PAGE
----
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Websites’ automatic-renewal policies can lead to trouble

Joshua Briones, Crystal Lopez and Lauren Miller | March 14, 2016
Take steps to avoid being targeted by a class-action lawsuit.

Almost anything can be ordered online and accessed immediately or delivered to your doorstep. Having an item shipped monthly, without the hassle of going online and pulling out one’s credit card over and over, is an even better idea. The automatic subscription renewal business model offers customers a convenient and easy way to shop and promotes brand loyalty.

However, amid increasing consumer litigation targeting companies that have adopted the automatic renewal model, companies do well to carefully vet their subscription renewal policies. At least 22 states, including California, have enacted an automatic-renewal law (ARL). Since late 2013, two Southern California plaintiffs’ lawyers have systematically targeted a slew of technology and other companies with subscription-based services under a 2010 California statute (Cal. Bus. & Prof. Code § 17600 et seq.) that prohibits automatic renewal charges without affirmative consent. The suits seek restitution for unauthorized charges, some as low as $1.99 per customer. Plaintiffs’ lawyers claim that under the ARL, retailers must provide restitution to the consumer for 100% of gross revenues received pursuant to the automatic renewal, even if the consumer actually wanted or anticipated the renewal. Though most cases are still in early stages or have been driven into arbitration, this new brand of litigation could become more than a nuisance if it succeeds on a class-wide basis.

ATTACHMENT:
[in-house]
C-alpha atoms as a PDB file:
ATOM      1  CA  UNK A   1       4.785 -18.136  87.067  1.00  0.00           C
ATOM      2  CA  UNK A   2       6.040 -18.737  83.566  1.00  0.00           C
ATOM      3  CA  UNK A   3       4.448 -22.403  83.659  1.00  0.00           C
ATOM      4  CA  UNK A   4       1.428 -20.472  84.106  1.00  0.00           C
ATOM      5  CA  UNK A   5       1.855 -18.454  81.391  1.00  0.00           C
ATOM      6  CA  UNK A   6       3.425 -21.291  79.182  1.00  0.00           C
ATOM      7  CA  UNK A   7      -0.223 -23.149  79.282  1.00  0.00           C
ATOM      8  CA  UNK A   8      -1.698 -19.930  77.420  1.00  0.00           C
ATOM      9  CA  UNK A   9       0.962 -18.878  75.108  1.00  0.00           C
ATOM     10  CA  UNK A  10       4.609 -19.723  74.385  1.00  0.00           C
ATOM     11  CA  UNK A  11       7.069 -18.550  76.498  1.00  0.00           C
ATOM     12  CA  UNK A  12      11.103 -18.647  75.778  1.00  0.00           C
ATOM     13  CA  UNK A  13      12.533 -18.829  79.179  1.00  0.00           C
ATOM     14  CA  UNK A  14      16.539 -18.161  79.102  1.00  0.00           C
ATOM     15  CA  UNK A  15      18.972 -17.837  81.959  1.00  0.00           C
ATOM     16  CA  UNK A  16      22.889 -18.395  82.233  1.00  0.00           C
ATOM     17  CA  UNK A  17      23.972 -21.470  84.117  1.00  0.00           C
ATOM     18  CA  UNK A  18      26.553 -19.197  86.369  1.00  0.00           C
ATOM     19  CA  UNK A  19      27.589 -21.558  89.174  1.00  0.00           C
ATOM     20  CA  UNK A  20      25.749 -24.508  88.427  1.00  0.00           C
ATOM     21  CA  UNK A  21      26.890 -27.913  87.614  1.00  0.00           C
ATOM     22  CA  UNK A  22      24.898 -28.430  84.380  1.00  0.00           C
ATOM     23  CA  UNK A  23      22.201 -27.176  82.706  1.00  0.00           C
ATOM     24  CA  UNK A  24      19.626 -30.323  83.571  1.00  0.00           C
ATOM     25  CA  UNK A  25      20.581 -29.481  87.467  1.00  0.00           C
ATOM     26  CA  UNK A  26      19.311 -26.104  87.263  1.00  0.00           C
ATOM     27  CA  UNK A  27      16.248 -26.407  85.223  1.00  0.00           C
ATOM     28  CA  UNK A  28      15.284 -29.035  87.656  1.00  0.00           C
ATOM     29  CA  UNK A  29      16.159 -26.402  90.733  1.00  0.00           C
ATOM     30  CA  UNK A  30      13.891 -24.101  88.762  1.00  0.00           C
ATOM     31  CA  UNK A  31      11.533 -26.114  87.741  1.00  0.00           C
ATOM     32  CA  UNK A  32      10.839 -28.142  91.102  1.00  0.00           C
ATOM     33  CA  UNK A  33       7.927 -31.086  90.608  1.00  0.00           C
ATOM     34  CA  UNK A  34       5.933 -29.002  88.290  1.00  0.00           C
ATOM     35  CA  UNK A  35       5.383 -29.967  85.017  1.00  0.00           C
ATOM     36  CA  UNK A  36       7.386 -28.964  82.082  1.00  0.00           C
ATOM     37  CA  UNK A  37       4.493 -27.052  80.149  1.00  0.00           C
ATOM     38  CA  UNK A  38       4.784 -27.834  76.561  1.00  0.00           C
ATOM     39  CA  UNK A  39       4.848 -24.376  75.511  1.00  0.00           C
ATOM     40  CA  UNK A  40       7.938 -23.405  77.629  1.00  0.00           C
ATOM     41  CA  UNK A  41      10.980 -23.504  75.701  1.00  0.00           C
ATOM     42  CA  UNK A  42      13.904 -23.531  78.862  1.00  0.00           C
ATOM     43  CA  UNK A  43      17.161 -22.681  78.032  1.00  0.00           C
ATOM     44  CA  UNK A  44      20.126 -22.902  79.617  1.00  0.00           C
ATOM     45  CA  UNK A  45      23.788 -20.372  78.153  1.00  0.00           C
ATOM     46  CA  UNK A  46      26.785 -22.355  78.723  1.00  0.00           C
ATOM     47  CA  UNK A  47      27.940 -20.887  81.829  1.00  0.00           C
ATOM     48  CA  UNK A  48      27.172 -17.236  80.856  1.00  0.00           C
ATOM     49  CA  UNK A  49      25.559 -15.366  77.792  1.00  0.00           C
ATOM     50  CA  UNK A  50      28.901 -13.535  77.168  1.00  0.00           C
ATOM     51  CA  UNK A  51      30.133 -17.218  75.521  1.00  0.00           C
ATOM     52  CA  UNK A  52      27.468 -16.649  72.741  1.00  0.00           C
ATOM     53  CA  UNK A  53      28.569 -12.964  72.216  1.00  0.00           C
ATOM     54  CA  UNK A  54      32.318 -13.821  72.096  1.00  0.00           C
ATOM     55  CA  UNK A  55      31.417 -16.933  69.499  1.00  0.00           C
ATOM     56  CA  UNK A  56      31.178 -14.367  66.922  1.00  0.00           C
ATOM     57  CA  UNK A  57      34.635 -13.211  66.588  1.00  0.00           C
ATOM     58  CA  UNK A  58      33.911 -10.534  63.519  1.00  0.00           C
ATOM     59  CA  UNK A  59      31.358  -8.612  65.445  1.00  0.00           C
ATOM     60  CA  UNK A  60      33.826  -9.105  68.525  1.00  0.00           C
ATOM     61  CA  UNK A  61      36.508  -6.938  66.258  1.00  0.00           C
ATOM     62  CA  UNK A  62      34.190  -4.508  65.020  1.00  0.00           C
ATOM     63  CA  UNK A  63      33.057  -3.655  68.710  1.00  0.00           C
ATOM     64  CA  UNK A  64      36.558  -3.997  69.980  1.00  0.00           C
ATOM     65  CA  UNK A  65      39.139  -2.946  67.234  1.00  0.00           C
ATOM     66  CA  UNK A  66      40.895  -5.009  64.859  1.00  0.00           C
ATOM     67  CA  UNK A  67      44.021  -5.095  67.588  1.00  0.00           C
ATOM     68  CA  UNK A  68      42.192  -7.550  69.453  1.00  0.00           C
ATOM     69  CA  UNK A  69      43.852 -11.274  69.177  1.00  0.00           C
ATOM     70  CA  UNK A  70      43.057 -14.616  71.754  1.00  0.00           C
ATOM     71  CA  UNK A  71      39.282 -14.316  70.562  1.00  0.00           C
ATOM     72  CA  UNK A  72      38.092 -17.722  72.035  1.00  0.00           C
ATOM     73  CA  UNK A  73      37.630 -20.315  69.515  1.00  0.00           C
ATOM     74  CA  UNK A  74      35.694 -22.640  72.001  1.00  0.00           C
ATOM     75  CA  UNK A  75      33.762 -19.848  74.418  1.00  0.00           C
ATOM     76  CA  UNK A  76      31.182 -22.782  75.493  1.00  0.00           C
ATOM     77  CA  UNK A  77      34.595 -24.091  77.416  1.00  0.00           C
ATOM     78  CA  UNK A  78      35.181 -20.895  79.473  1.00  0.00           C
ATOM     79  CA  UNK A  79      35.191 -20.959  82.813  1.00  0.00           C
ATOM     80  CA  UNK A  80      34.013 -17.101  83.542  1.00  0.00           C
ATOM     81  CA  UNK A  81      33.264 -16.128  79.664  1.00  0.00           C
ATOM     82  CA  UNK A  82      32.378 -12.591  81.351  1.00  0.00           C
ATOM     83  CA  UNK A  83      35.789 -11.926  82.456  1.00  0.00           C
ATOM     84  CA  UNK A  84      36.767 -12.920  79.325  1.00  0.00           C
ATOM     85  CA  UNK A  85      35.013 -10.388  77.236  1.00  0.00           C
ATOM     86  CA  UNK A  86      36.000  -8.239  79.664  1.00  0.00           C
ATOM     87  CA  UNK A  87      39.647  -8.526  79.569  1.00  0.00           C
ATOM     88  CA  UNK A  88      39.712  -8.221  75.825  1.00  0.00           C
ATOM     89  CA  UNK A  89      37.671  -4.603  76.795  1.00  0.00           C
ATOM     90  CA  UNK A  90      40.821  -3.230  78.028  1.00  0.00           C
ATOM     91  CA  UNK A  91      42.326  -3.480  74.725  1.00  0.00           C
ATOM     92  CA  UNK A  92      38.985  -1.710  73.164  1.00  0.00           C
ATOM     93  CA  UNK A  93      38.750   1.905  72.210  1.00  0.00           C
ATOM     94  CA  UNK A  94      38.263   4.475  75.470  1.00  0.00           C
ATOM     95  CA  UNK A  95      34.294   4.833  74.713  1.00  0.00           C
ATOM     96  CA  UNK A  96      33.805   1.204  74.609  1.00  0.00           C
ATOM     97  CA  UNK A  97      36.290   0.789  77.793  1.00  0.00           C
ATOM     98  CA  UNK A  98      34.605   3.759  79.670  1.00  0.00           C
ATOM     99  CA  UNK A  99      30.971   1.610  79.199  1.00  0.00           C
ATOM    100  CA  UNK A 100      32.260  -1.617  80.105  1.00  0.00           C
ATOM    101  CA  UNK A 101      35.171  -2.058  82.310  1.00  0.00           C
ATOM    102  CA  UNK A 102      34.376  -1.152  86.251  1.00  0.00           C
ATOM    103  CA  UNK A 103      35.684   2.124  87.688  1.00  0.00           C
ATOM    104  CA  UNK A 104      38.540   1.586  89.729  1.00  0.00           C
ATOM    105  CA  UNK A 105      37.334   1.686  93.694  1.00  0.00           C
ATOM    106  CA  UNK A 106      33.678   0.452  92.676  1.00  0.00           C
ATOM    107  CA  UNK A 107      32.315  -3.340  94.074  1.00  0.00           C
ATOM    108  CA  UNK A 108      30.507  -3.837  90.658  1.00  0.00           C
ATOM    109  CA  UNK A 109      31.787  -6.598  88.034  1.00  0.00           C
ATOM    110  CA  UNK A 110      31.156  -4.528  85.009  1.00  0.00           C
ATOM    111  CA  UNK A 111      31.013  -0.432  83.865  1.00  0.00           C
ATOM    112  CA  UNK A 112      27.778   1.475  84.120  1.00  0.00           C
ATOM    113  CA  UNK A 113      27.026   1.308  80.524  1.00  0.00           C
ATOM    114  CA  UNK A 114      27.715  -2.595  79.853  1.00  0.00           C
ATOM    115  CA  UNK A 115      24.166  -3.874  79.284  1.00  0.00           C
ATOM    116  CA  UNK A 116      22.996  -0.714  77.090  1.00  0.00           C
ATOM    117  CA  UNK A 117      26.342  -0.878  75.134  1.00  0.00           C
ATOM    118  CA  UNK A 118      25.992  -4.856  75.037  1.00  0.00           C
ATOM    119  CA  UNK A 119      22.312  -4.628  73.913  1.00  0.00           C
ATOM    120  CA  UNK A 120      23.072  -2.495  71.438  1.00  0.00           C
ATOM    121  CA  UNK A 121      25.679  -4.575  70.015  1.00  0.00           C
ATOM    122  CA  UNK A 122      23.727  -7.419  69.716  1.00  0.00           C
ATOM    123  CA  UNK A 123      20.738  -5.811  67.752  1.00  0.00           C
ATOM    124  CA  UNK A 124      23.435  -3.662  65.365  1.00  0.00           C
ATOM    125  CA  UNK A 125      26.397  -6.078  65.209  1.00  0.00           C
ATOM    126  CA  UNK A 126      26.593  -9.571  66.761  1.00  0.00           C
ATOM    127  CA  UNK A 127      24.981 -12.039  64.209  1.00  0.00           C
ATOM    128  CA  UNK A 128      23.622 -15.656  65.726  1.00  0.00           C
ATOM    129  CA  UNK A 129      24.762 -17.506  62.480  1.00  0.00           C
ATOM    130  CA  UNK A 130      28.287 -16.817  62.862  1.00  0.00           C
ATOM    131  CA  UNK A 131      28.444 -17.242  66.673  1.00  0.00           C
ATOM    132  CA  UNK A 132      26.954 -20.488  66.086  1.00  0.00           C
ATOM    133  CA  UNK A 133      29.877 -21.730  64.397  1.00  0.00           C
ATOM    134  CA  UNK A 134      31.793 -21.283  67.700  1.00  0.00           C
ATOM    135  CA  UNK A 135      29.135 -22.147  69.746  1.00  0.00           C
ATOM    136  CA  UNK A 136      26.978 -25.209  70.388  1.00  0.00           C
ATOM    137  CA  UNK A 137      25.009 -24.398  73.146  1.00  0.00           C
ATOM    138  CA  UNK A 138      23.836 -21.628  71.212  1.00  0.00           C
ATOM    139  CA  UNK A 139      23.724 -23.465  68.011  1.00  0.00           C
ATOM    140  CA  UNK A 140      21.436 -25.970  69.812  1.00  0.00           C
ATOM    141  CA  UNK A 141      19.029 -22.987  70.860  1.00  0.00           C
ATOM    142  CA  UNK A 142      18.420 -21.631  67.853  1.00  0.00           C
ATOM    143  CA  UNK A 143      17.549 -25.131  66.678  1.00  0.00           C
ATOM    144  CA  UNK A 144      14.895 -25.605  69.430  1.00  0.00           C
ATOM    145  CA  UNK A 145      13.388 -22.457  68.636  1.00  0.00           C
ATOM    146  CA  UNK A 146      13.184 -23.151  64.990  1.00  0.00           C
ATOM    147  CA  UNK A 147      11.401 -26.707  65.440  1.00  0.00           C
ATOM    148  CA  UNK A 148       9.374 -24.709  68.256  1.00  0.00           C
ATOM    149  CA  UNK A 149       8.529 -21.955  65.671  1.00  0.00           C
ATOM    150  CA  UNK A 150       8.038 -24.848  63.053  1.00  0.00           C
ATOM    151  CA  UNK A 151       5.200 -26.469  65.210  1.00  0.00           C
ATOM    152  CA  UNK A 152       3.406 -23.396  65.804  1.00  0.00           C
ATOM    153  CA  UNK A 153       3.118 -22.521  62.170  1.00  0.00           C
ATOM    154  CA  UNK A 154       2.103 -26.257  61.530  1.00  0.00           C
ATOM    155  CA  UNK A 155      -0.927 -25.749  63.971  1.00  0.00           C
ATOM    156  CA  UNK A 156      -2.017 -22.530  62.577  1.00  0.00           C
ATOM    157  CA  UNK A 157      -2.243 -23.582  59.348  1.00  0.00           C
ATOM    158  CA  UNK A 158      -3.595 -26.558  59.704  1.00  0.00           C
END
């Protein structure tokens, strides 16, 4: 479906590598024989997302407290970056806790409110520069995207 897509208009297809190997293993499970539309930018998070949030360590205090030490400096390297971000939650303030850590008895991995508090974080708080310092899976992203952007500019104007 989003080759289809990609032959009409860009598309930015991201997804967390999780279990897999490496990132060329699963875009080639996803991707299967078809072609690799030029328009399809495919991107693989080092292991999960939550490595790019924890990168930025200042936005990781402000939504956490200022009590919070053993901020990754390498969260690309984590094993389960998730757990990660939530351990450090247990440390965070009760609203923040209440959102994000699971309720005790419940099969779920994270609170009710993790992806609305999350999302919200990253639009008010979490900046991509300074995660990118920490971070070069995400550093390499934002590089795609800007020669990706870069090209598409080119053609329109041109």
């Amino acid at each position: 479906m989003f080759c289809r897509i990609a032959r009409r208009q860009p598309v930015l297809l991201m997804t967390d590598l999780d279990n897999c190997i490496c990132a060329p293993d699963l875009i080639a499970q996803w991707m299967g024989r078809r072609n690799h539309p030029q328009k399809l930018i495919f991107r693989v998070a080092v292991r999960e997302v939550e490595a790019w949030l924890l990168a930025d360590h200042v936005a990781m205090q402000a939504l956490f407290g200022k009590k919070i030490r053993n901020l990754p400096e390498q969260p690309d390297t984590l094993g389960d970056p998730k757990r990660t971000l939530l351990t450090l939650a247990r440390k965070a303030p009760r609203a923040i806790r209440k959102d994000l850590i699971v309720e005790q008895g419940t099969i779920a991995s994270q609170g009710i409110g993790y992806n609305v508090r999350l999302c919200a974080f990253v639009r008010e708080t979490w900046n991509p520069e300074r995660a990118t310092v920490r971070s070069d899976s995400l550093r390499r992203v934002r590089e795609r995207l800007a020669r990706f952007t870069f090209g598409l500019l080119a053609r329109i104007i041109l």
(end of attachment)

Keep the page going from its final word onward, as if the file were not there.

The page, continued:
‘Automatic renewal’ class actions

The first ARL class action in California was filed in November 2013 against Spotify. The plaintiff had agreed to be bound by Spotify’s terms and conditions of use, however, which contained an arbitration provision and class-action waiver requiring her to arbitrate her claims against the company on an individual basis. The action was dismissed in July 2014 after the court granted Spotify’s motion to compel arbitration. Spotify was followed by class actions filed against Dropbox in February 2014 and Hulu in March 2014. Dropbox was dismissed pursuant to stipulation in June 2014, and a motion to compel arbitration in Hulu disposed with that case as well.

In 2015, more than a dozen “auto-renewal” class actions were filed in California against technology and Web-based companies. LifeLock, for example, reached a settlement agreement with plaintiffs, which was approved in July 2015. And already in 2016, several additional online merchants are facing class-action complaints. In each case, plaintiffs seek to certify classes of California consumers who purchased goods or services as part of an automatic renewal plan or continuous service offer and assert claims under the ARL, as well as other California consumer protection statutes, including the Unfair Competition Law (Bus. & Prof. Code §§ 17200, et seq.) and Consumer Legal Remedies Act (California Civil Code §§ 1750, et seq.), and seek recovery of damages and restitution, injunctive relief, attorneys’ fees and costs.

 

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